Our current lifestyles have made us dependent on megalithic corporations that control not only our lives, but the actions of government. This insight is becoming more and more salient in the American Psyche, as evidenced by the "Occupy Movements." Yet, the question remains, are the Occupy Movements enough to snap us out of a centuries old pattern of surrendering our lives to the perceived higher powers of Church, State, Land Owners, Federal Governments, Corporations and Banks.
Interestingly, Henry Kissinger once said, "Control the oil and you control nations. Control the food, and you control people."
Do we want to be controlled? If not, then what do we need to do to reclaim our freedom? Obviously, if we follow Kissinger's logic, we need to control our food.
This article is the first of a series of articles dedicated to sustainable living. As Kissinger's line reflects, the first step to a sustainable lifestyle is to take charge of our food. Independence does not begin on a battlefield or on Wall Street.
It begins in our kitchens and on our lands.
The article is written by my wife, Meredith Hall, who sits on the board of "Food For Maine's Future." The article will soon appear in their publication:"Saving Seeds".
"I hold in my hand the source of all health and wealth. It is a seed. In early November I harvested this one, along with about a dozen others, from the best of our 2011 pumpkins, separated it from the gook, washed it, and set it aside in a plate to dry. Next Spring, after the last frost, I will plant it and its companions in the bed where this year our peas and beans grew. Now I will put it in an envelope labeled "Pumpkin Seeds for 2012" and save it in a dry, dark, cool closet in our guest bedroom. But first I must admire it, "temper it with prayer and song" as David Mallett says in his Garden Song.
Why do I say this simple seed is the source of our health and wealth? It will proliferate. It will nourish and sustain us in a way that no thousand dollar bill can. Think about what Wall Street calls wealth. How do you go from $1 TO $1,000,000? By adding zeroes, "zilch", nada! Such fortune is an illusion. It is generated by the click of a computer and printed on paper whenever a "loan" is made, creating one more poor debtor and "wealth" for one more wily creditor. "Money doesn't grow on trees," the saying goes. No, but the true wealth that feeds, clothes, and shelters us does! Consider the wisdom of this Native American parable:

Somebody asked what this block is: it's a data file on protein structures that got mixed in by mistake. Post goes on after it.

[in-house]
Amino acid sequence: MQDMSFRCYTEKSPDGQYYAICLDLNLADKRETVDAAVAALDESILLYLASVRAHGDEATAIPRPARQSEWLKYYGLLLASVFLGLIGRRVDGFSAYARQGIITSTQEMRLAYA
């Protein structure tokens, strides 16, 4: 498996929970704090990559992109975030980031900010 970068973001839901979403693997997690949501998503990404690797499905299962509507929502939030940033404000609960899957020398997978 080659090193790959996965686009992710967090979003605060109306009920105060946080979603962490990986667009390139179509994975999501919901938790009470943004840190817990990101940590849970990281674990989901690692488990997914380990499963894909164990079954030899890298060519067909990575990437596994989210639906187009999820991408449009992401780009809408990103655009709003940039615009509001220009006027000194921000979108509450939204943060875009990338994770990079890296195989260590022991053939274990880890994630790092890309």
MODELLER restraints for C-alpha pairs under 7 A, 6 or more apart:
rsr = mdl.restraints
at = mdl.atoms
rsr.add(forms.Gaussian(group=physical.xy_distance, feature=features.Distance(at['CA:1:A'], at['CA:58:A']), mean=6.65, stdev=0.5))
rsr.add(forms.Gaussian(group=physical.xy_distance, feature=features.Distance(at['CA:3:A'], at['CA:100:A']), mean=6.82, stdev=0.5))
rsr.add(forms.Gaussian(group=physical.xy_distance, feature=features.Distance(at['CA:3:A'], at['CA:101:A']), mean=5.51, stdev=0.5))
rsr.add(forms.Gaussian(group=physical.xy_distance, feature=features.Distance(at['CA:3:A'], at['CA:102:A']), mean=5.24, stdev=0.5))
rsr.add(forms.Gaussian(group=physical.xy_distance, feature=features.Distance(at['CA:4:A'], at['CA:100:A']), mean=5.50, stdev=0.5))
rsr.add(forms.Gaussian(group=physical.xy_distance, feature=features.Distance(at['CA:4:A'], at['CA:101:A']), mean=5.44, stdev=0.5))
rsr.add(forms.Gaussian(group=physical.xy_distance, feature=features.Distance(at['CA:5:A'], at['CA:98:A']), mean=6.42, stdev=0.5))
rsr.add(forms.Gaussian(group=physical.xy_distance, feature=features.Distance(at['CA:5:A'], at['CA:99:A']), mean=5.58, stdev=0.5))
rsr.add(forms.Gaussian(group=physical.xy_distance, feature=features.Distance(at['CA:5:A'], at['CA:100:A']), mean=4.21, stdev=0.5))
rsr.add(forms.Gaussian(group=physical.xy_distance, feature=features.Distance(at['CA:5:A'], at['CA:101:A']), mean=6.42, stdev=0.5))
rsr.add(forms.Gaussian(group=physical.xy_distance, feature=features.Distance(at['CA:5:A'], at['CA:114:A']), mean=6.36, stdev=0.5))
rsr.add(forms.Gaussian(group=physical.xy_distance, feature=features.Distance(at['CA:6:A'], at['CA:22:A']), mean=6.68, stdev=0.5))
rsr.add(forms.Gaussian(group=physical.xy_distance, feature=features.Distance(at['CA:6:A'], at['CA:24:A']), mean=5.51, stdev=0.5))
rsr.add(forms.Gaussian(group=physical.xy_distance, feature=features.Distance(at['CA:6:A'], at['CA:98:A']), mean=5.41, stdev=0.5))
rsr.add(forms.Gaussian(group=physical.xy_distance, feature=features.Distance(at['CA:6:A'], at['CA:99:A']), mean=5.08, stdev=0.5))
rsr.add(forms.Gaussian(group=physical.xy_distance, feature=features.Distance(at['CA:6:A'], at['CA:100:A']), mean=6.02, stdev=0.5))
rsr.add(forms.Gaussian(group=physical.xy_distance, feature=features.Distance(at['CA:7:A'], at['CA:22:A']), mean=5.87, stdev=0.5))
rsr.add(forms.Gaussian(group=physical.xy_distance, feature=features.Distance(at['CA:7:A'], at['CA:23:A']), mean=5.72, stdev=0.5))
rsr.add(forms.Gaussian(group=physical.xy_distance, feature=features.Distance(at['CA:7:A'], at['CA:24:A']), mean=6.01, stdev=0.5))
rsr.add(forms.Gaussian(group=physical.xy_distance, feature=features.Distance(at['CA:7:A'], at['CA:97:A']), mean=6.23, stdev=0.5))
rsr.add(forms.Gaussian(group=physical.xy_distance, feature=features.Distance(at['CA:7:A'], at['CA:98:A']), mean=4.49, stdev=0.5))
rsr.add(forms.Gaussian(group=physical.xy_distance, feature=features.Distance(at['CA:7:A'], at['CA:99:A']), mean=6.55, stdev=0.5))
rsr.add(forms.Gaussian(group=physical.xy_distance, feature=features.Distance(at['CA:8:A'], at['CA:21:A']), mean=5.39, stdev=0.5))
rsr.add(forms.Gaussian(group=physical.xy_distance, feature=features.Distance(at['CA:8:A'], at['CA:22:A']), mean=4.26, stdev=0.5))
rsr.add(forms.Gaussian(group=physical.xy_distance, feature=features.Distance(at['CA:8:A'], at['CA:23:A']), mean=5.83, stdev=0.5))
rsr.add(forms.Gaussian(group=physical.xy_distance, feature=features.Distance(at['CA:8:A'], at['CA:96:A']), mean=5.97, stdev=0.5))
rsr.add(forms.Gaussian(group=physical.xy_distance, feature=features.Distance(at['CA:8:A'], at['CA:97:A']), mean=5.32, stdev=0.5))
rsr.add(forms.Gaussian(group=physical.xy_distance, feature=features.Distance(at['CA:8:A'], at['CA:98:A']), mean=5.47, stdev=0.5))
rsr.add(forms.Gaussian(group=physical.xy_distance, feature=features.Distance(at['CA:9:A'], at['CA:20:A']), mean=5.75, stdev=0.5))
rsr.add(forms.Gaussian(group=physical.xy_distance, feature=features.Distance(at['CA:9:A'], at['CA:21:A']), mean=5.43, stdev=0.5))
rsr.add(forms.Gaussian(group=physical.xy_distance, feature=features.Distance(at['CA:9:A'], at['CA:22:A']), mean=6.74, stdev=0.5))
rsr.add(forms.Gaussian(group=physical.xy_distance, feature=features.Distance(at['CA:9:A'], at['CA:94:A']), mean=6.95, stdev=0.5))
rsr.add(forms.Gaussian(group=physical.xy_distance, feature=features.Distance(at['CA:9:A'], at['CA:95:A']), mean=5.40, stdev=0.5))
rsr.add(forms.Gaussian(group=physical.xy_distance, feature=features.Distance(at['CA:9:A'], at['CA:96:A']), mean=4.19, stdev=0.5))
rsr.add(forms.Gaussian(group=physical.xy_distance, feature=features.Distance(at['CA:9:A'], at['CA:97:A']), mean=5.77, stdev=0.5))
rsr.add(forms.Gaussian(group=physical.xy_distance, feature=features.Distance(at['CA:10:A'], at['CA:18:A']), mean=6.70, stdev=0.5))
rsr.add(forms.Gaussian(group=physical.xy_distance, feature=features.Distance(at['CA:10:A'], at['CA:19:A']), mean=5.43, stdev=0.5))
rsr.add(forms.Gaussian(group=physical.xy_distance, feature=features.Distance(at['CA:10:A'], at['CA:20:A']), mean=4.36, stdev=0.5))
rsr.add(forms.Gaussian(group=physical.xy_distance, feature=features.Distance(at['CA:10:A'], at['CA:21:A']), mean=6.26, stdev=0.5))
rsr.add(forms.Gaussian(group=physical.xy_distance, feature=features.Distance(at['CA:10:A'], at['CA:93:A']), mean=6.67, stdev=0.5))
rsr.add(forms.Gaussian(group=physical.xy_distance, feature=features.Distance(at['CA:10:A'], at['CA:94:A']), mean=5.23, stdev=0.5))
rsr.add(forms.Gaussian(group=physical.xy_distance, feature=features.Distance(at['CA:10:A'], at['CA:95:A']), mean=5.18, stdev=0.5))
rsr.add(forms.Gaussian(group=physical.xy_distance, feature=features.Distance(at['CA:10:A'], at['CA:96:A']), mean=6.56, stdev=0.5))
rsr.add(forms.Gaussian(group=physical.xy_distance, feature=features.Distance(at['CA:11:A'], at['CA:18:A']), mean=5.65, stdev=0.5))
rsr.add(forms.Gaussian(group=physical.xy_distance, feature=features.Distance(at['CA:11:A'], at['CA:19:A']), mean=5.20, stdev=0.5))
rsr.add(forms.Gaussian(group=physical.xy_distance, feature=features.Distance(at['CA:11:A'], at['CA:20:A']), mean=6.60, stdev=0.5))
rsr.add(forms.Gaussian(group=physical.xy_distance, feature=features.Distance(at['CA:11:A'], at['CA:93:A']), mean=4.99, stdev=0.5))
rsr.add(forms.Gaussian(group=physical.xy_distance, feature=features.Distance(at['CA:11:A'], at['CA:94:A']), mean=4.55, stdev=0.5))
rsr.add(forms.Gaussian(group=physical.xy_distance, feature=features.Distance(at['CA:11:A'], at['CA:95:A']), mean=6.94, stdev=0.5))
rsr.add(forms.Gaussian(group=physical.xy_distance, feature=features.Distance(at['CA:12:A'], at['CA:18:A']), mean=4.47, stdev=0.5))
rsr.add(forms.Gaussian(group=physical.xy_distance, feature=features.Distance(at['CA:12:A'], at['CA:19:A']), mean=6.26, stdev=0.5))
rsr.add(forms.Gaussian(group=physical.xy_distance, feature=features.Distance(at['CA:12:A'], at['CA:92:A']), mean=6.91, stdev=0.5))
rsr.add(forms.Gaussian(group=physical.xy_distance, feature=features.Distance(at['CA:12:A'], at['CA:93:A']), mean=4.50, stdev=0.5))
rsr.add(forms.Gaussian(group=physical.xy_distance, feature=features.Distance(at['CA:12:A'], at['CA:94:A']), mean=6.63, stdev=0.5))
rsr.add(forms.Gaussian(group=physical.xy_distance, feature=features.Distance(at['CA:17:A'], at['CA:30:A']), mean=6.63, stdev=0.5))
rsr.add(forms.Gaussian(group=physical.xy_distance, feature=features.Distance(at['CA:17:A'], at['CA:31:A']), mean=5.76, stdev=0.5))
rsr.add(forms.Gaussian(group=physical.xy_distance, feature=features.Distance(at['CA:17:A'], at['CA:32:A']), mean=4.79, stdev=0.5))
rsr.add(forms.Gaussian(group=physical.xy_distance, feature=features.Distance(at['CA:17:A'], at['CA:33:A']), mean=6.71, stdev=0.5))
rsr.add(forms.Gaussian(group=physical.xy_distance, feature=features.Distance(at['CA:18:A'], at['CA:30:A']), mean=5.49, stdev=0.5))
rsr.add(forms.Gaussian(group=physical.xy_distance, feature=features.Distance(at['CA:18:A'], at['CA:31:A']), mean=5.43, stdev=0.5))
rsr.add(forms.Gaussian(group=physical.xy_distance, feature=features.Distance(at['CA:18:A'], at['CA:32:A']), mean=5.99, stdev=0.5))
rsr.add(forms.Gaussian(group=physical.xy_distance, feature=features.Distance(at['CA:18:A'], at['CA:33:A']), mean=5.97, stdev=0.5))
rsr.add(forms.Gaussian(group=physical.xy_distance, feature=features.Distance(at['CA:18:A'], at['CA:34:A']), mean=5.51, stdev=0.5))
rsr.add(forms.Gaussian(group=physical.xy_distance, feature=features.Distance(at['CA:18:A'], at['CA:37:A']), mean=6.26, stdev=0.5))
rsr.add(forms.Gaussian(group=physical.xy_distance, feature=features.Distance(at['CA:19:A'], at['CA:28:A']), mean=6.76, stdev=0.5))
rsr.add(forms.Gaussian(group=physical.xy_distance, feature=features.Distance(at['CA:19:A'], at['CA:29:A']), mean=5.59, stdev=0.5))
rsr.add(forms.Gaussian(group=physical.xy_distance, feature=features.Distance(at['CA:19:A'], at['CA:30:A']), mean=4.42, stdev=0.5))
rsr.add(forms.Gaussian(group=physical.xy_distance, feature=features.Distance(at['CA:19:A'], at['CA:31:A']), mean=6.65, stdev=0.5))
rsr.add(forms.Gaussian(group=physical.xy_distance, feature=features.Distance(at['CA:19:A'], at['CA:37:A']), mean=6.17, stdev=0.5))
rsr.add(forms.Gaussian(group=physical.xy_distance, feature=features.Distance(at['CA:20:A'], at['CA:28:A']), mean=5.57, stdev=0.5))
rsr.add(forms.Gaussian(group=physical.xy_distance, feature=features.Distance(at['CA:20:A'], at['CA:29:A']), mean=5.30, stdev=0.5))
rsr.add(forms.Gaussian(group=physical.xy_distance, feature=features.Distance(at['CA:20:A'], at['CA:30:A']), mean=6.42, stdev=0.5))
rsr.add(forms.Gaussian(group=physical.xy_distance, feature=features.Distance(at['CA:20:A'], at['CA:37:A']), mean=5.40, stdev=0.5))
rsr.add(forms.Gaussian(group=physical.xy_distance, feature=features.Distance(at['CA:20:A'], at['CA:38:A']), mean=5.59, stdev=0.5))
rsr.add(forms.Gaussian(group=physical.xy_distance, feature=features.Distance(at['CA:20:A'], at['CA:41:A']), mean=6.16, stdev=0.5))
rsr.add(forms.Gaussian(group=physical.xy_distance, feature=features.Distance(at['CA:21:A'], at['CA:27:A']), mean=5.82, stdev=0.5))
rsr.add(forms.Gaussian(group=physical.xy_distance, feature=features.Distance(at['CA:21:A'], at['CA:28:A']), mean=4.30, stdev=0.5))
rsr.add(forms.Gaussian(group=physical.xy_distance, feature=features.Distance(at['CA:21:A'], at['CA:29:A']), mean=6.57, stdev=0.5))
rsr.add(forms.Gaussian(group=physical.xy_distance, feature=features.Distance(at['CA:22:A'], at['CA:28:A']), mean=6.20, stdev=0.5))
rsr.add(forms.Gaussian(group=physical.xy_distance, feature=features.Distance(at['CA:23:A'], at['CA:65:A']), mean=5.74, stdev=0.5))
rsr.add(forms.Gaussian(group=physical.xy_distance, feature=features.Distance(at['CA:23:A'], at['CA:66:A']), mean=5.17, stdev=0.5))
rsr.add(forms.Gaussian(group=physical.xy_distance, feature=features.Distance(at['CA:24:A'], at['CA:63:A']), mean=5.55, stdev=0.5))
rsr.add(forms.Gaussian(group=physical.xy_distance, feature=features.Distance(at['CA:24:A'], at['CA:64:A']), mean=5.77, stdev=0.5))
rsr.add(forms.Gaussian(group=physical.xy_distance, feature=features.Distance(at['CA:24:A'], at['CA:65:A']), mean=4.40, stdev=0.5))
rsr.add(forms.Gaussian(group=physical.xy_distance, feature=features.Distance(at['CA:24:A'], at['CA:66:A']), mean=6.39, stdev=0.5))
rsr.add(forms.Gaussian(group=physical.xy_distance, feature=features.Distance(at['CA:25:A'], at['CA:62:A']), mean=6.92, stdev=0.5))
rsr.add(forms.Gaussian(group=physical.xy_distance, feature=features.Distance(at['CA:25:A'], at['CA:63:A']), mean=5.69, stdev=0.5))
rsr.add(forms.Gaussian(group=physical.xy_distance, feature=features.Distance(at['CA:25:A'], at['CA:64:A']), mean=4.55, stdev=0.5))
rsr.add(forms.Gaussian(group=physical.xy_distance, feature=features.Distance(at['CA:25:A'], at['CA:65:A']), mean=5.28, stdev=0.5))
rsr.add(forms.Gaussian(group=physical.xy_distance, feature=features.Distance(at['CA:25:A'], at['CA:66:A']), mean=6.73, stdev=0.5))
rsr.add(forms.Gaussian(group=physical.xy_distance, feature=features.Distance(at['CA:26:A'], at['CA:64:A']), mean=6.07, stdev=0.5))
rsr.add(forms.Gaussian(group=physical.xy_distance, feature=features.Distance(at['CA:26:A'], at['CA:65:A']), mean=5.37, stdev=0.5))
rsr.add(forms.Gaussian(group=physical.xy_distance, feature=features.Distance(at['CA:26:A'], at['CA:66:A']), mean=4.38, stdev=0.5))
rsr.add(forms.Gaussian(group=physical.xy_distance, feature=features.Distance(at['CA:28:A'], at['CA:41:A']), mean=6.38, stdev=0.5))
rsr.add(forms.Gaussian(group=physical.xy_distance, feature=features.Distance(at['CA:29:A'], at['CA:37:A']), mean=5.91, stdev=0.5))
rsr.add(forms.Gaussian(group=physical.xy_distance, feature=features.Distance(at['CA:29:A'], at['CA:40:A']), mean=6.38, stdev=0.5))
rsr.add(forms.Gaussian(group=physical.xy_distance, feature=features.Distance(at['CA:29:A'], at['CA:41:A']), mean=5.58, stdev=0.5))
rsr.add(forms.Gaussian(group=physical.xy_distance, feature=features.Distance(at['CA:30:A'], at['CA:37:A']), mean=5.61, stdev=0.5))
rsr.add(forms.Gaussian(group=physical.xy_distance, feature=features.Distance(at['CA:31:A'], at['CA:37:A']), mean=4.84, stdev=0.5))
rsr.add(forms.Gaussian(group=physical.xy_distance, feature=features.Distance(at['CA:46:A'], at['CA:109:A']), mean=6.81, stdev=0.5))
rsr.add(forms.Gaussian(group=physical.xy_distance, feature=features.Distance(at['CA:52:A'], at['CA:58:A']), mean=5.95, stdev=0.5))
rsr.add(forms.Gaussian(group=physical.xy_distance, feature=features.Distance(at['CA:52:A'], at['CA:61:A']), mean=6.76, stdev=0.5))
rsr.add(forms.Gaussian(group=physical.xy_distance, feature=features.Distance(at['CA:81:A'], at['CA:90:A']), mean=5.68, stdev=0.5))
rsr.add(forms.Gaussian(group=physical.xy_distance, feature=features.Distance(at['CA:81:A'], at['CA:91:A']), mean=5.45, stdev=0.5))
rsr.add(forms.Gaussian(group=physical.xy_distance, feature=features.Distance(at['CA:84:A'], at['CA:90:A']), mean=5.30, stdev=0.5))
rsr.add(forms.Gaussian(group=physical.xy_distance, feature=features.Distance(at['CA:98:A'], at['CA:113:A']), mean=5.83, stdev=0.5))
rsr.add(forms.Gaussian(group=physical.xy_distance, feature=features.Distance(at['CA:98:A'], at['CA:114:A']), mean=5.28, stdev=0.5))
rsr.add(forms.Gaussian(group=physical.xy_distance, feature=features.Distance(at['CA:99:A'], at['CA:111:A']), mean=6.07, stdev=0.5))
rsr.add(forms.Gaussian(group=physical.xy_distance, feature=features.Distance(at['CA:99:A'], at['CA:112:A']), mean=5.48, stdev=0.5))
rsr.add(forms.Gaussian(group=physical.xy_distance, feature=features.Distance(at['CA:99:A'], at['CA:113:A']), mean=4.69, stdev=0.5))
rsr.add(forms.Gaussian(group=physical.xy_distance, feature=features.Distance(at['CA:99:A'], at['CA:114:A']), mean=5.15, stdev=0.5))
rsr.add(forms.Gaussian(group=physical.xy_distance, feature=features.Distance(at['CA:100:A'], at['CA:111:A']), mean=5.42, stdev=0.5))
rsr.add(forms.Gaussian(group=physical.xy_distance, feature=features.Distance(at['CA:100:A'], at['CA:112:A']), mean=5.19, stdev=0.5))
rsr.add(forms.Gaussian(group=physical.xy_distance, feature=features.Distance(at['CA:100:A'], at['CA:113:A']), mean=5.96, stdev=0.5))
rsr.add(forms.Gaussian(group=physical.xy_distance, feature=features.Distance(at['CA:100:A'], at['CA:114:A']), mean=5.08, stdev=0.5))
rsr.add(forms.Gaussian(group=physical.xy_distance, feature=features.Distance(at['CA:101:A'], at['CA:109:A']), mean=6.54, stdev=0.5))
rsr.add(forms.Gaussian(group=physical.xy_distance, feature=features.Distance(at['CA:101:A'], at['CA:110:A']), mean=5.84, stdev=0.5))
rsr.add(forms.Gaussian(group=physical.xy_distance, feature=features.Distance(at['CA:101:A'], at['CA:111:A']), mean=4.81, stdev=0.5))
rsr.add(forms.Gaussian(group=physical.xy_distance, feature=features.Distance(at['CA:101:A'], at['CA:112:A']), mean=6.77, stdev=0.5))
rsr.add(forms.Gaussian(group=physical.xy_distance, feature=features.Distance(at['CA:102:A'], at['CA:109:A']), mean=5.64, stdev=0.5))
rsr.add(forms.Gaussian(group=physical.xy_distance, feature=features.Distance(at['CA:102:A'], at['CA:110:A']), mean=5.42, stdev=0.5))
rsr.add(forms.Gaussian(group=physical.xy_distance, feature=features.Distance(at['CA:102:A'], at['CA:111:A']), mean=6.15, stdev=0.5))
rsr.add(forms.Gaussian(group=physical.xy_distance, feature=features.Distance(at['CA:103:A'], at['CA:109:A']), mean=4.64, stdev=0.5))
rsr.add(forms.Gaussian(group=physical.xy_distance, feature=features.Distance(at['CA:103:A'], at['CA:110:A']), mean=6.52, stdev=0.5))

A young boy walks with his grandfather through their orchard. He spies an apple that looks delicious, but he is too small to reach it. He complains of being so small. His grandfather picks the apple and uses his pocket knife to slice it open. Handing the apple halves to his grandson, he asks, "How many Count the seeds are in this apple?" Obligingly, the small boy counts them. His grandfather takes one of the seeds, holds it in his open palm, and wonders aloud, "How many apples are in this tiny seed?" Ah! The boy gets it.
The grandfather has illustrated the great wealth and security that surrounds us in nature if we will only participate in it. The boy realizes the power and potential in small things that I am realizing anew today as I hold this pumpkin seed in my hand.
Of course, we cannot horde this wealth or "bank on it." Monsanto and friends are trying that in the Svalbard Global Seed Vault on a Norwegian island in the remote Arctic"just in case their frankenseeds go awry. Seeds are place-based. They are adapted to the microclimate and habitat in which they form. They are meant to be grown out year to year in symbiotic community with their evolving ecosystem. They are the miracle carriers of the cycle of life in which we all participate.
That's why they're so yummy and nutritious. Ask my grandchildren as they gobble up some of the salted and roasted seeds. Ask my husband and me as we savor the fruit from another such seed. Our gut reaction of pleasure and fulfillment is no accident. Like this tiny seed, it is part of what keeps the whole system of health and wealth--our own and our environment's--up and running. So I now say "thank you" to this tiny seed, while also appreciating that its fate today lies in our hands.
Like many others, I am slow to "get" the new/ancient wisdom of our times. A few years ago I would have composted this seed; a decade ago I would have thoughtlessly dumped it in the garbage. Not now! So as many I admire occupy Wall Street, I am occupied putting my gardens to bed for the winter and saving seeds such as this. Both ways reflect the newly re-emerging ancient wisdom. May it thrive."
For more information of Food For Maine's Future, see http://savingseeds.wordpress.com/about/
For a video on saving seeds, see http://www.youtube.com/watch?v=z2qP5ULJ69o